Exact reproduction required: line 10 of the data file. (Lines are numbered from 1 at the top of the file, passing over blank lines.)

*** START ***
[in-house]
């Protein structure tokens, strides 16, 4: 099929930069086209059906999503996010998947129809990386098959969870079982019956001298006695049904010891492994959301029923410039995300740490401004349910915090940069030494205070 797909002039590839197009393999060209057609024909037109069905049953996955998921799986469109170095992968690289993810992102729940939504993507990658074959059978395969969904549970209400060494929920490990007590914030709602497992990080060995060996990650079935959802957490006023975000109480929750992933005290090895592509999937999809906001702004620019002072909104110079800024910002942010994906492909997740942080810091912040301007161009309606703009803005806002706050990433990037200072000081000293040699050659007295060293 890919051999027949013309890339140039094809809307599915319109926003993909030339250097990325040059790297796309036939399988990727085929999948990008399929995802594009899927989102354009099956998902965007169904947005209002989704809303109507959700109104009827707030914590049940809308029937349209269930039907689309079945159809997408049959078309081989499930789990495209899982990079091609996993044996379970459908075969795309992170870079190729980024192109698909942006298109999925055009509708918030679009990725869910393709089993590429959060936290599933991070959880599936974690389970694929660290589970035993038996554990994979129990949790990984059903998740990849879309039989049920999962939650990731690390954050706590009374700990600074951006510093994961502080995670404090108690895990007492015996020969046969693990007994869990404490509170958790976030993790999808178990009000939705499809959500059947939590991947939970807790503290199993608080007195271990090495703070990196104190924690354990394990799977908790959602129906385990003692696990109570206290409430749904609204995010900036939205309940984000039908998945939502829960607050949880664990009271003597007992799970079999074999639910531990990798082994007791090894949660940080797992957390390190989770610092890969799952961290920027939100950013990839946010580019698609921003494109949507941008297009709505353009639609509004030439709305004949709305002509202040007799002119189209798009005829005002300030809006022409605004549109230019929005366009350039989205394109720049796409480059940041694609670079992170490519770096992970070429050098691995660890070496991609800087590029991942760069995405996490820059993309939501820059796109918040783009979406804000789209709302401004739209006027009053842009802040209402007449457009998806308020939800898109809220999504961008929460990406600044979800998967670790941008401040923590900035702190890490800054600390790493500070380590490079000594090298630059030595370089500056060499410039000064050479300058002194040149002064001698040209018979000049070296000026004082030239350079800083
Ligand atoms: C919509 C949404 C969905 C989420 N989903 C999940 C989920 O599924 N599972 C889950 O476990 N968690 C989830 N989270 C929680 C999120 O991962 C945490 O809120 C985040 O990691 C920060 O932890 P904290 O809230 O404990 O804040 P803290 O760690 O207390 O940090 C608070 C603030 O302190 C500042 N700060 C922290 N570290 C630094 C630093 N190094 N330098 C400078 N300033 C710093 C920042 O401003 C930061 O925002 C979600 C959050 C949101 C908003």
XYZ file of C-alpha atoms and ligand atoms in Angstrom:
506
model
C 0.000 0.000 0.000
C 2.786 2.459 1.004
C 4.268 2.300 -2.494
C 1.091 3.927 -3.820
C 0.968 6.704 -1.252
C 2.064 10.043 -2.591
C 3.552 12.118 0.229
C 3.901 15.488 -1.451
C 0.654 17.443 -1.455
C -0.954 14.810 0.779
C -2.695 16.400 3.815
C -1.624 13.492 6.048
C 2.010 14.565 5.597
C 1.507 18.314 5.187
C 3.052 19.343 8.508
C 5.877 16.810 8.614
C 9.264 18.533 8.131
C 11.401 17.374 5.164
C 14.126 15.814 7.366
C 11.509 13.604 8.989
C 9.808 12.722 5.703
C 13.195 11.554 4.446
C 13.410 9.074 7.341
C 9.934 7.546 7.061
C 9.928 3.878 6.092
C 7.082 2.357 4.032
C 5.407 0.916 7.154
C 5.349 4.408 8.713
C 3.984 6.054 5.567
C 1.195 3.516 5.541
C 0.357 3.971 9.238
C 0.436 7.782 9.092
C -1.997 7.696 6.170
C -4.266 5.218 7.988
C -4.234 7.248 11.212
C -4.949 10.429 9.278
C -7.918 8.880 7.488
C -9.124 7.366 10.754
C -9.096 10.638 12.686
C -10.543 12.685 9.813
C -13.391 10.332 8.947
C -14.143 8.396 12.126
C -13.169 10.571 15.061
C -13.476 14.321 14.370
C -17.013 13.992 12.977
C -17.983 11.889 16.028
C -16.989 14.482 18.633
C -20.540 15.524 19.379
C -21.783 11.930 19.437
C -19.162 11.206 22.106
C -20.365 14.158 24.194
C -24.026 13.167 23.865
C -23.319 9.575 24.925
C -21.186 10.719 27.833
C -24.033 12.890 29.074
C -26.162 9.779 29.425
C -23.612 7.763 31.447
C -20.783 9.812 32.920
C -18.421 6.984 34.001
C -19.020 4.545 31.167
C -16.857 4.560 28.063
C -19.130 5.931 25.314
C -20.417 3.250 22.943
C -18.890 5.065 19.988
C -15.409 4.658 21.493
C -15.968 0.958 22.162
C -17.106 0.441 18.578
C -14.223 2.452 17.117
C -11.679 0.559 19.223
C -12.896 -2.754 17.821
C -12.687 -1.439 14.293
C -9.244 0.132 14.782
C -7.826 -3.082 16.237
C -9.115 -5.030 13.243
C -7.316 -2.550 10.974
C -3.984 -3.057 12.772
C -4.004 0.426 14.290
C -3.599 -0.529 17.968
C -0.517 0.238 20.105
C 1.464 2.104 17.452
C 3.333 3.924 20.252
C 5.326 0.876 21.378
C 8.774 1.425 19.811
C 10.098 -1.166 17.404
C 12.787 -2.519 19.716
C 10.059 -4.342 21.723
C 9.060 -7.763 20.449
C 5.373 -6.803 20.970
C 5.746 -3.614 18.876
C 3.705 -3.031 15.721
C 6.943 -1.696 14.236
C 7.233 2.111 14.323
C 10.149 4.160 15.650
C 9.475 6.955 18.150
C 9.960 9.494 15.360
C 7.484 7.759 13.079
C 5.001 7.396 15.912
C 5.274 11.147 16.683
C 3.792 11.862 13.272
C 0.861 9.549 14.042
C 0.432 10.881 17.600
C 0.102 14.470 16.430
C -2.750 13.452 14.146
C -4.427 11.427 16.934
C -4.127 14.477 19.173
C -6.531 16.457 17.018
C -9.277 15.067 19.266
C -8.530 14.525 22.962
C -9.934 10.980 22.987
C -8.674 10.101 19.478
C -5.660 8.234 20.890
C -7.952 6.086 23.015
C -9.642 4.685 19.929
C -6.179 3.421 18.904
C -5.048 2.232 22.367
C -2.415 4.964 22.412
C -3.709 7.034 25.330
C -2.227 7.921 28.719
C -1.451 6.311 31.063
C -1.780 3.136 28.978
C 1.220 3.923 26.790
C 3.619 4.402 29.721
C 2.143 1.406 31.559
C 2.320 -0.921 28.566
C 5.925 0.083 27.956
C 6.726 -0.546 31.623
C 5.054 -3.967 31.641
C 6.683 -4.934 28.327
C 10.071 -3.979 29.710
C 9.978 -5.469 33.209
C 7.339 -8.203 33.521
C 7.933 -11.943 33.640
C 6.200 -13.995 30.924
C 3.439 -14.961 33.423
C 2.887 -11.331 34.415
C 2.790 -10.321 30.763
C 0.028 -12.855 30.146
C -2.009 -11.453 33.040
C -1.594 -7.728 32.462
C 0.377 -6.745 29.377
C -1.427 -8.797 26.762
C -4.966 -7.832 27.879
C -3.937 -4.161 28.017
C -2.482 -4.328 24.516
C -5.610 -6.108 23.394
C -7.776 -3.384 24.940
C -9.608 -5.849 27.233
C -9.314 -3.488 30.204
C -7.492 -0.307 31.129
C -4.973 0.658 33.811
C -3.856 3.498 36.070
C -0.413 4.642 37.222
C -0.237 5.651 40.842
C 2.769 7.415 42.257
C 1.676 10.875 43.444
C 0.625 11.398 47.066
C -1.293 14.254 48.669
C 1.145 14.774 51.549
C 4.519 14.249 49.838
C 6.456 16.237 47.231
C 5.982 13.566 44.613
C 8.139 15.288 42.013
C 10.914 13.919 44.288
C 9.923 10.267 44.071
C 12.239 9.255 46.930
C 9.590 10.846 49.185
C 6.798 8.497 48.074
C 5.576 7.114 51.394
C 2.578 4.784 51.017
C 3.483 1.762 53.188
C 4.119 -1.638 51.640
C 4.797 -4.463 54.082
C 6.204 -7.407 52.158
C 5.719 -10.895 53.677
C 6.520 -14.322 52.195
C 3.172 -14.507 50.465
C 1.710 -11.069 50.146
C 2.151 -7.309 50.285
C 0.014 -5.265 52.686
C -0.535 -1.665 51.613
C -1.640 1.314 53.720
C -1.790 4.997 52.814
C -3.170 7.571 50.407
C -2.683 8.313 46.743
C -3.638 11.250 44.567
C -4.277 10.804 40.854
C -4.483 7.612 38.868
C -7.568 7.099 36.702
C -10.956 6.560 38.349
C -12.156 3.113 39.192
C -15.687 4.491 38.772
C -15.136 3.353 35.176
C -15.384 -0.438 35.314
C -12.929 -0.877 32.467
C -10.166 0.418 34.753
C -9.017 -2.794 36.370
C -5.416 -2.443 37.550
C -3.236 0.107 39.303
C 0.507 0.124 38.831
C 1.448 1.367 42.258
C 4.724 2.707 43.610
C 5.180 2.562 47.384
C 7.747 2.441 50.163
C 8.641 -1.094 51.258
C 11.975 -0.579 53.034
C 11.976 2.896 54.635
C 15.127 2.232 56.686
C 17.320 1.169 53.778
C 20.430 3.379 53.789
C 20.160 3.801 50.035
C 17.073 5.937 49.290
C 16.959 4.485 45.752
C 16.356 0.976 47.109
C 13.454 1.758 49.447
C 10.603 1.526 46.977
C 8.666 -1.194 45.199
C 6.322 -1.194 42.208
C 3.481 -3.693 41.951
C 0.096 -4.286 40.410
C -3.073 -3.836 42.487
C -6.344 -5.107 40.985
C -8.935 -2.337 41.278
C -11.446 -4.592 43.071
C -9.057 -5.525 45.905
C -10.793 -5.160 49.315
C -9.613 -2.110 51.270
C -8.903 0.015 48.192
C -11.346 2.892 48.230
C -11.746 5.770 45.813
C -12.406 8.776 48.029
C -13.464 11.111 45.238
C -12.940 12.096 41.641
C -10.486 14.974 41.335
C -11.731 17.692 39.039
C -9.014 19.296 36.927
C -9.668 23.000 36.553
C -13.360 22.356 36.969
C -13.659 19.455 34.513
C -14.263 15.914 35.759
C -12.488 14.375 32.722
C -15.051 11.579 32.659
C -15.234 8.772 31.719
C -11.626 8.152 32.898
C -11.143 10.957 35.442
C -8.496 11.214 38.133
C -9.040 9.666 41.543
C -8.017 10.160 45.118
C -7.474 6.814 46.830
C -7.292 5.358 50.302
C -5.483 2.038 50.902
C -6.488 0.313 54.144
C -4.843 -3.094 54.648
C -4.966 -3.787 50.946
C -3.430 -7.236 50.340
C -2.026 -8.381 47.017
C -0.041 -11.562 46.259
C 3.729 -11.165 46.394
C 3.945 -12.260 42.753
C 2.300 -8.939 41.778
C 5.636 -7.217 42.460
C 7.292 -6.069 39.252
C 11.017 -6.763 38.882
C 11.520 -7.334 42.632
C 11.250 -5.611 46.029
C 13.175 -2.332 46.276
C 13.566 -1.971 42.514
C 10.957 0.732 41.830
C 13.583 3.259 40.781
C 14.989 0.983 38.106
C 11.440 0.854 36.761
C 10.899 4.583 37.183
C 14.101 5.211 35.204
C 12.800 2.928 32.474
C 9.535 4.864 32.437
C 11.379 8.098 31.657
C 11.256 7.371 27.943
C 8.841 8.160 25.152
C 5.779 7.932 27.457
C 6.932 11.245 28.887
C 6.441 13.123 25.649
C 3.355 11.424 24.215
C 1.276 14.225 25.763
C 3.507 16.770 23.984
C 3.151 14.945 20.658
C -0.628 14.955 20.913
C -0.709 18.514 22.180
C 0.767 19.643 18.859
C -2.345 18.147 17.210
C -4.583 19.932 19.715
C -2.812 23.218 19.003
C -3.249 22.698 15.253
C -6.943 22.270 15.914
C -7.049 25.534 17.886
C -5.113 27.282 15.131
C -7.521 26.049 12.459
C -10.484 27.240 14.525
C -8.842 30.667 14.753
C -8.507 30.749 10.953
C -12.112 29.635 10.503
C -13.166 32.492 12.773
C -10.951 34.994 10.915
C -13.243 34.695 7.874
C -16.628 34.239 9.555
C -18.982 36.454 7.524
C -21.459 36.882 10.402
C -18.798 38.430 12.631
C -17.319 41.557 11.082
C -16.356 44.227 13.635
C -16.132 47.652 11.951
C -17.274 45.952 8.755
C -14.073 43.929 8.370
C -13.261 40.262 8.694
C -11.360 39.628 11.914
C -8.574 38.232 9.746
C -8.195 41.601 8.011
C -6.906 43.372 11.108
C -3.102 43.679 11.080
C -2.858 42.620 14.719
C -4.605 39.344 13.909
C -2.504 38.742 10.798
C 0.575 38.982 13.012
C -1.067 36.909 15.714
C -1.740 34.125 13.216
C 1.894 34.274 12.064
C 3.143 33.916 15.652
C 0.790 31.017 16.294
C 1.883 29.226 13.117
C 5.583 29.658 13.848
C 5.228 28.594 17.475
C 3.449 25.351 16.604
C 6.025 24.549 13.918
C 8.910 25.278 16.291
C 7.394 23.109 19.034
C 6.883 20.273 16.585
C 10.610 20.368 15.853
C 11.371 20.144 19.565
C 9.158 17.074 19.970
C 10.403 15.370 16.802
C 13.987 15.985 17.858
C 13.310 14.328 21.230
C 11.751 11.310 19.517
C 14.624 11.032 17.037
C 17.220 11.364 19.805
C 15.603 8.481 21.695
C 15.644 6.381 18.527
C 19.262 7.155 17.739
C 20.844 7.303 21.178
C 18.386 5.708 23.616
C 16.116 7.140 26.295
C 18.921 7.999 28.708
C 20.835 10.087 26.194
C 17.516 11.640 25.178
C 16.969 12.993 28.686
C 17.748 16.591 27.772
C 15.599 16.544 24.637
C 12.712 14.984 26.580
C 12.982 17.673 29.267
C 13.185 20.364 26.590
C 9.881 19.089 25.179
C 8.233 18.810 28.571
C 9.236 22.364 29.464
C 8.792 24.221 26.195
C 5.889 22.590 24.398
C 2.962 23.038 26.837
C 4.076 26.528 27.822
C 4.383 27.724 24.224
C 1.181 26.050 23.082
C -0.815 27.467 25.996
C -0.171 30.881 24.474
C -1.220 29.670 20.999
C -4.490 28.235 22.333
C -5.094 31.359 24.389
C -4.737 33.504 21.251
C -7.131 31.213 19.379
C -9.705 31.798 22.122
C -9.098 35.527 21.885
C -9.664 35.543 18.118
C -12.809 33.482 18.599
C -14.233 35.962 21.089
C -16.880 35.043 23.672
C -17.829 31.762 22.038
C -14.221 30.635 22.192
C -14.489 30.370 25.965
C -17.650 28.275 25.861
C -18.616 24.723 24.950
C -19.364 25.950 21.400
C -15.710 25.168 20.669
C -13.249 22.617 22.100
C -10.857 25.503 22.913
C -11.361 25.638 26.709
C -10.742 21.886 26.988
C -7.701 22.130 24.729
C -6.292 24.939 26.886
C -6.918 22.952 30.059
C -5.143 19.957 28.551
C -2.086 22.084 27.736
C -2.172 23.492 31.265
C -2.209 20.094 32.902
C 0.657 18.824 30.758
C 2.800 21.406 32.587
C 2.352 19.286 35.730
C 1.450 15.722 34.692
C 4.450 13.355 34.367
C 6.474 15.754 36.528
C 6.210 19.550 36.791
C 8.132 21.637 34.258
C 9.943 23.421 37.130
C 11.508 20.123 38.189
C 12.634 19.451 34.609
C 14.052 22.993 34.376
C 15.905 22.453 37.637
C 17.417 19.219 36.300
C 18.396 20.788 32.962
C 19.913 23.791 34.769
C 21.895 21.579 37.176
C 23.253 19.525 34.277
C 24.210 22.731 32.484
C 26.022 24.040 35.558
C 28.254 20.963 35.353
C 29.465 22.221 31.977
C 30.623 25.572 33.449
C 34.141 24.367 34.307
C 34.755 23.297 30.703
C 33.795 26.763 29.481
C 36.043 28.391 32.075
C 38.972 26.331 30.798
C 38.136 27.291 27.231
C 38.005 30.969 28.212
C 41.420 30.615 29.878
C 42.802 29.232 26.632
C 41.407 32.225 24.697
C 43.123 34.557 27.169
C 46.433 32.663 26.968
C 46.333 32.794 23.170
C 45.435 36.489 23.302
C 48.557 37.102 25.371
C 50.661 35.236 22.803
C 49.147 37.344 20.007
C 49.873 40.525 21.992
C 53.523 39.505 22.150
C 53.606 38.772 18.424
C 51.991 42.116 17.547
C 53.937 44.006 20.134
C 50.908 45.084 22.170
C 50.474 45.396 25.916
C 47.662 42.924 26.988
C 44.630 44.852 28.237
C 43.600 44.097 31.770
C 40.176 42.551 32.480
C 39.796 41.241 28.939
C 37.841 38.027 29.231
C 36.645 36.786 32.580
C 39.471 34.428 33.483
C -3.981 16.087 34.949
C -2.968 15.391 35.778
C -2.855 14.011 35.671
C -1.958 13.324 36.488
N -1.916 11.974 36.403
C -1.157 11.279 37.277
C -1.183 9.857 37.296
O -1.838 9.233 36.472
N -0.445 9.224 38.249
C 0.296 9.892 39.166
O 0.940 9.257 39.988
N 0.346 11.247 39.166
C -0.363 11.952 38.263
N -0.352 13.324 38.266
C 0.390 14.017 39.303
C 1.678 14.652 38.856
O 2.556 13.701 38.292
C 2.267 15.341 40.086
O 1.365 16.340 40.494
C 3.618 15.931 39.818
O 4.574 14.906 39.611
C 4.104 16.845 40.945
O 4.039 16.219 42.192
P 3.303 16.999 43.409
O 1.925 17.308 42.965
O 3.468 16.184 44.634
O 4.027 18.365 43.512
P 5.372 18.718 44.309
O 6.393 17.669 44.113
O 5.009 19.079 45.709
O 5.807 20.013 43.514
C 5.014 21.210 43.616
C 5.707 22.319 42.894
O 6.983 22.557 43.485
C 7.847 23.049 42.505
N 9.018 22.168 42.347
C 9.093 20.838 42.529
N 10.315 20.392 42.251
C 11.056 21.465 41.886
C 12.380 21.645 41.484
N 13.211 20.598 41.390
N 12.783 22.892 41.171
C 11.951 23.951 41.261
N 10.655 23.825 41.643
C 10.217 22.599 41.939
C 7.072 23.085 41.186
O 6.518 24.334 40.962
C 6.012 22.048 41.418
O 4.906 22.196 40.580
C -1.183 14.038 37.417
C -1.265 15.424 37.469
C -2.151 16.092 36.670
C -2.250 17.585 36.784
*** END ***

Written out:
C 1.091 3.927 -3.820